Wherein Our Heroine May Stuff Herself Silly if She's not Careful.
I spent a significant portion of yesterday making English Toffee. I think there have only been one or two Christmases in my life when I have not had English Toffee. There's nothing really inherently Christmassy about it, except for the fact that it needs to be cold outside so you can get it to set (yeah you could use the fridge, but I'm not sure any candy is worth a sky-high utility bill). The smell of melting chocolate and caramelizing butter and sugar, together with evergreen, is definitely a Christmas smell for me, as my mother made English Toffee every year at Christmas when I was growing up. At some point, she handed the task off to me, and despite only making this at one time every year, it is something I can practically do in my sleep.
Julekage is a Scandinavian tradition, but one that has fallen by the wayside in recent years. John has expressed an interest in learning how to make it (and considering the amount of kneading it requires, two bakers are a good idea). I learned to make julekage from my Norwegian grandmother Erna, known as "Gramie" to her granddaughters. She claimed that I didn't need to learn the recipe by doing it with her: everything I needed to know was on her recipe card, but I insisted on making a batch with her, to get the feel of the dough, the timing and the rhythm of the rising. As she gathered ingredients and tools, I sat down to copy the recipe off of her card. "Gramie," I said after a few moments, "Yulekage does have flour in it, doesn't it?"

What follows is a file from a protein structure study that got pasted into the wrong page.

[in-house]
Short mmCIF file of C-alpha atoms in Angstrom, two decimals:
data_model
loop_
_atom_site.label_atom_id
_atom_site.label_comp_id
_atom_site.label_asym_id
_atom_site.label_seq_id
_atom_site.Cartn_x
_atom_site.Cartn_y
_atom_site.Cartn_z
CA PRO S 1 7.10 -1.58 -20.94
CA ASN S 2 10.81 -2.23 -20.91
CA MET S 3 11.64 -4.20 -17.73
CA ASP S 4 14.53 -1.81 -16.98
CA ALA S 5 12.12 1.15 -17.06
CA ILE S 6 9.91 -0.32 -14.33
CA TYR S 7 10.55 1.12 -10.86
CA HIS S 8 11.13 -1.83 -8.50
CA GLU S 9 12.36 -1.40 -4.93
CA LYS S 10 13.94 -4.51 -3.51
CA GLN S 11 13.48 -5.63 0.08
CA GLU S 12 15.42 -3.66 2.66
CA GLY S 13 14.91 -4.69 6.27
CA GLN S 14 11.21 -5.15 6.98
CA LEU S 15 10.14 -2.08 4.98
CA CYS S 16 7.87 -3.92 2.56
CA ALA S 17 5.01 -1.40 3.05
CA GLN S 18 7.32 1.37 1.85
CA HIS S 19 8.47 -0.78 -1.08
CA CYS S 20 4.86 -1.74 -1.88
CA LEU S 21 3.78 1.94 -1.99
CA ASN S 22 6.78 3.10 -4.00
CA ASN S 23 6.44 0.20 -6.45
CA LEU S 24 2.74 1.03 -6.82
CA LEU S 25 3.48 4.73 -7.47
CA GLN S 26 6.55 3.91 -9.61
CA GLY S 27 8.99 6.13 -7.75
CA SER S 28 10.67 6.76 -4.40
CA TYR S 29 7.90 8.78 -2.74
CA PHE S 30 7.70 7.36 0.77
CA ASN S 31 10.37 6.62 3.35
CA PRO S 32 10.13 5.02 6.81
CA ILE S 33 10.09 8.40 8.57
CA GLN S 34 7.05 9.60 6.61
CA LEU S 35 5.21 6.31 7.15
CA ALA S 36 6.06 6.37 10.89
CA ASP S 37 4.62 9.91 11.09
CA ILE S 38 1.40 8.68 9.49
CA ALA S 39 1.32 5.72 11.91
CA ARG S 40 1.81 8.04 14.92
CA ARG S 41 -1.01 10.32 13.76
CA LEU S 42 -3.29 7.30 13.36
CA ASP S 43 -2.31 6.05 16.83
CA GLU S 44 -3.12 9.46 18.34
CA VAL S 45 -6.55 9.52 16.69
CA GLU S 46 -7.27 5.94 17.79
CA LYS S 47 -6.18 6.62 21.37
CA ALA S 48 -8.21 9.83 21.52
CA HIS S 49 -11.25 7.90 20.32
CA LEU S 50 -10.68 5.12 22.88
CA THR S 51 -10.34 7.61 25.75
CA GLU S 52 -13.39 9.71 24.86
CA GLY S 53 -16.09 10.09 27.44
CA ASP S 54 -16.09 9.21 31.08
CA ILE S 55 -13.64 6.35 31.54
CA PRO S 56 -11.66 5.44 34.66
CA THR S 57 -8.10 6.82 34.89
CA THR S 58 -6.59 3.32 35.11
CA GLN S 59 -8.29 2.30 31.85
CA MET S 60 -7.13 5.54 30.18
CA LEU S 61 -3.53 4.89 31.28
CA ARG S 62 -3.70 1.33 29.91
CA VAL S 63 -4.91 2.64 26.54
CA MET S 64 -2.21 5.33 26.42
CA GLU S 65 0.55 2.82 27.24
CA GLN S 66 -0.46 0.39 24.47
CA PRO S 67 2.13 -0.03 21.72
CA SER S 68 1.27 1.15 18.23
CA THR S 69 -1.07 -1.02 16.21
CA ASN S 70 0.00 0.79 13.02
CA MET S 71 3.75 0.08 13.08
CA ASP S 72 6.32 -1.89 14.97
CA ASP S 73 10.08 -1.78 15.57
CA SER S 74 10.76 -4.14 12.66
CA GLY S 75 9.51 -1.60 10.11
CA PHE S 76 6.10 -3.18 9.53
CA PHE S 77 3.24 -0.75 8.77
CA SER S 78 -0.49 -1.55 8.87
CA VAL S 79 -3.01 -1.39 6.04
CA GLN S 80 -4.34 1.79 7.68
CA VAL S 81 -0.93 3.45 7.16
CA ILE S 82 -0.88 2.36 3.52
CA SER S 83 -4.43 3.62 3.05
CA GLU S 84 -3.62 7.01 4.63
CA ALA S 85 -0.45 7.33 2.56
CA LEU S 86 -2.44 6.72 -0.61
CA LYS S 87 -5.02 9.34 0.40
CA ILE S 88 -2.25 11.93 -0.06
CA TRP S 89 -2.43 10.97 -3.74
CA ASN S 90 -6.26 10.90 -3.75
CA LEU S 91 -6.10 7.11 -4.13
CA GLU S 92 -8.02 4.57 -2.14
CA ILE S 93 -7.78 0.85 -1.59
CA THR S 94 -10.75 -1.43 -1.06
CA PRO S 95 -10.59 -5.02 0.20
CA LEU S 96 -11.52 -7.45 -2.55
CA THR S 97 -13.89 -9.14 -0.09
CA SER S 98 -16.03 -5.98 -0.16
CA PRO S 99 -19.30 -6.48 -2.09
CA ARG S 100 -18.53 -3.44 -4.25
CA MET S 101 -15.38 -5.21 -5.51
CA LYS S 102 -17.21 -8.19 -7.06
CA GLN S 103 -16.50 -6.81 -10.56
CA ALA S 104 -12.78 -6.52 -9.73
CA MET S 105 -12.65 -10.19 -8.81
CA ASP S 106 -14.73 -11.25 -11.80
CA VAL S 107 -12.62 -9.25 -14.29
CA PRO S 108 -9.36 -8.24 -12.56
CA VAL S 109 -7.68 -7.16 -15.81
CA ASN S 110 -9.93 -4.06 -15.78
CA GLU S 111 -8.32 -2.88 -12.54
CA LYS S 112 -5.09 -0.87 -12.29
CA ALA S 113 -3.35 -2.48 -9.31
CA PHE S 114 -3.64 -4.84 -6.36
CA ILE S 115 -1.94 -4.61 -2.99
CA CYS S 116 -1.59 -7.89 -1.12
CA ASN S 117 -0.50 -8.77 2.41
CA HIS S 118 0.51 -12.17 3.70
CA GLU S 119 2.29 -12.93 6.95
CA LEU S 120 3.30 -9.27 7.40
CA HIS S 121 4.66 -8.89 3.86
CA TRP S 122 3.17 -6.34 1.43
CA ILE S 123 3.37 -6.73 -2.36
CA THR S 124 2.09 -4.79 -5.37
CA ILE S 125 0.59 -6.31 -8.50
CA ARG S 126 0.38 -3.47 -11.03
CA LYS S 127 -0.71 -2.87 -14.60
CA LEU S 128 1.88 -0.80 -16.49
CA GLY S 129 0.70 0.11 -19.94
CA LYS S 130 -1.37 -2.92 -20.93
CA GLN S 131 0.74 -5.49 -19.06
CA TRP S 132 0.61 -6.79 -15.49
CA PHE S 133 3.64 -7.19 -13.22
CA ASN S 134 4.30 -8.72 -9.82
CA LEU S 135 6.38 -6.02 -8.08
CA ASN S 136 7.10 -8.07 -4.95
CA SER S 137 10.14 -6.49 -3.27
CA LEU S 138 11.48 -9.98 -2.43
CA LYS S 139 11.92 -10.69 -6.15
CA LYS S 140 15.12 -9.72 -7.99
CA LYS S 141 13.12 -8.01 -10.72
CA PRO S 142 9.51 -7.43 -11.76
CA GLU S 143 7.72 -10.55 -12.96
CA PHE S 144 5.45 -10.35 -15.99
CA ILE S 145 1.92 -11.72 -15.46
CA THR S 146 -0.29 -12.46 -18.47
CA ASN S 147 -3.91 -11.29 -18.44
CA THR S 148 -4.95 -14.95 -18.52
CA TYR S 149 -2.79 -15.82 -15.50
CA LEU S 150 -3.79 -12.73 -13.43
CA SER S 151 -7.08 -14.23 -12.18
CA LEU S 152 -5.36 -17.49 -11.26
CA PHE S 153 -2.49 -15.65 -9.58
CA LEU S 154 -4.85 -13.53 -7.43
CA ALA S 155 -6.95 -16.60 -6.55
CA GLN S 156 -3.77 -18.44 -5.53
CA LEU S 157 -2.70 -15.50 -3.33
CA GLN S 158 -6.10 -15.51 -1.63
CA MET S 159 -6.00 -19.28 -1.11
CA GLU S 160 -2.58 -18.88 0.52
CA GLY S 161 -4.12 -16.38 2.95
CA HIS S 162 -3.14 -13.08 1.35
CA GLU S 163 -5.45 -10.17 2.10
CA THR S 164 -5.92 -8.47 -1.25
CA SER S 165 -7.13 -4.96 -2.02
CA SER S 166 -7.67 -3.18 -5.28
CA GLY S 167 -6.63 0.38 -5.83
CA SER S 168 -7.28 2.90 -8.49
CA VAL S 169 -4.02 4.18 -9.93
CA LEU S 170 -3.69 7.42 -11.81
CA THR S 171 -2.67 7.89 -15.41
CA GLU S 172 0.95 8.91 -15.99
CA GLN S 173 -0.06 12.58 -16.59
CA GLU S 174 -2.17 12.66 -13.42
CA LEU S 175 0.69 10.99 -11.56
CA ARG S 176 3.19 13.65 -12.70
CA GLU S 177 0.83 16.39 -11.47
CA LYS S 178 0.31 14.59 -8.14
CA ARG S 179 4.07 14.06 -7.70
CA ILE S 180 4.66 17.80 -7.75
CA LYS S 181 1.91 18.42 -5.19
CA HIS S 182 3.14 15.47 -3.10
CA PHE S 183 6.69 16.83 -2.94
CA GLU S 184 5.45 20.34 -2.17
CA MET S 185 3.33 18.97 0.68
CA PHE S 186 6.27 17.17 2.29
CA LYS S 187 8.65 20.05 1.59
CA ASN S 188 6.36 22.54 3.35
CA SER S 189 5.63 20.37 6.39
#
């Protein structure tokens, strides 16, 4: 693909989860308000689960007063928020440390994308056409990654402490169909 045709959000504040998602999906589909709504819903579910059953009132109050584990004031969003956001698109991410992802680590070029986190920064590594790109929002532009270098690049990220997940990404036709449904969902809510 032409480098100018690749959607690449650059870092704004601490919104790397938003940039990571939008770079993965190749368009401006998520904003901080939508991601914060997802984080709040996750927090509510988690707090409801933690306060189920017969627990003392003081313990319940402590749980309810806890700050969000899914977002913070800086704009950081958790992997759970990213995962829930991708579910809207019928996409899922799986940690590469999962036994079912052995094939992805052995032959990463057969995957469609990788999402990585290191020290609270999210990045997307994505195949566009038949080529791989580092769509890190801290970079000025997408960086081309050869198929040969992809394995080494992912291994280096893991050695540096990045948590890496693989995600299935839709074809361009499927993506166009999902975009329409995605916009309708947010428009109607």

"Yes - eleven cups!"
"Well, it's not on the card."
I know that when we make julekage this year, I will still hear the delighted hoot of Gramie's laughter.
Posted: Friday - December 10, 2004 at 10:01 AM | |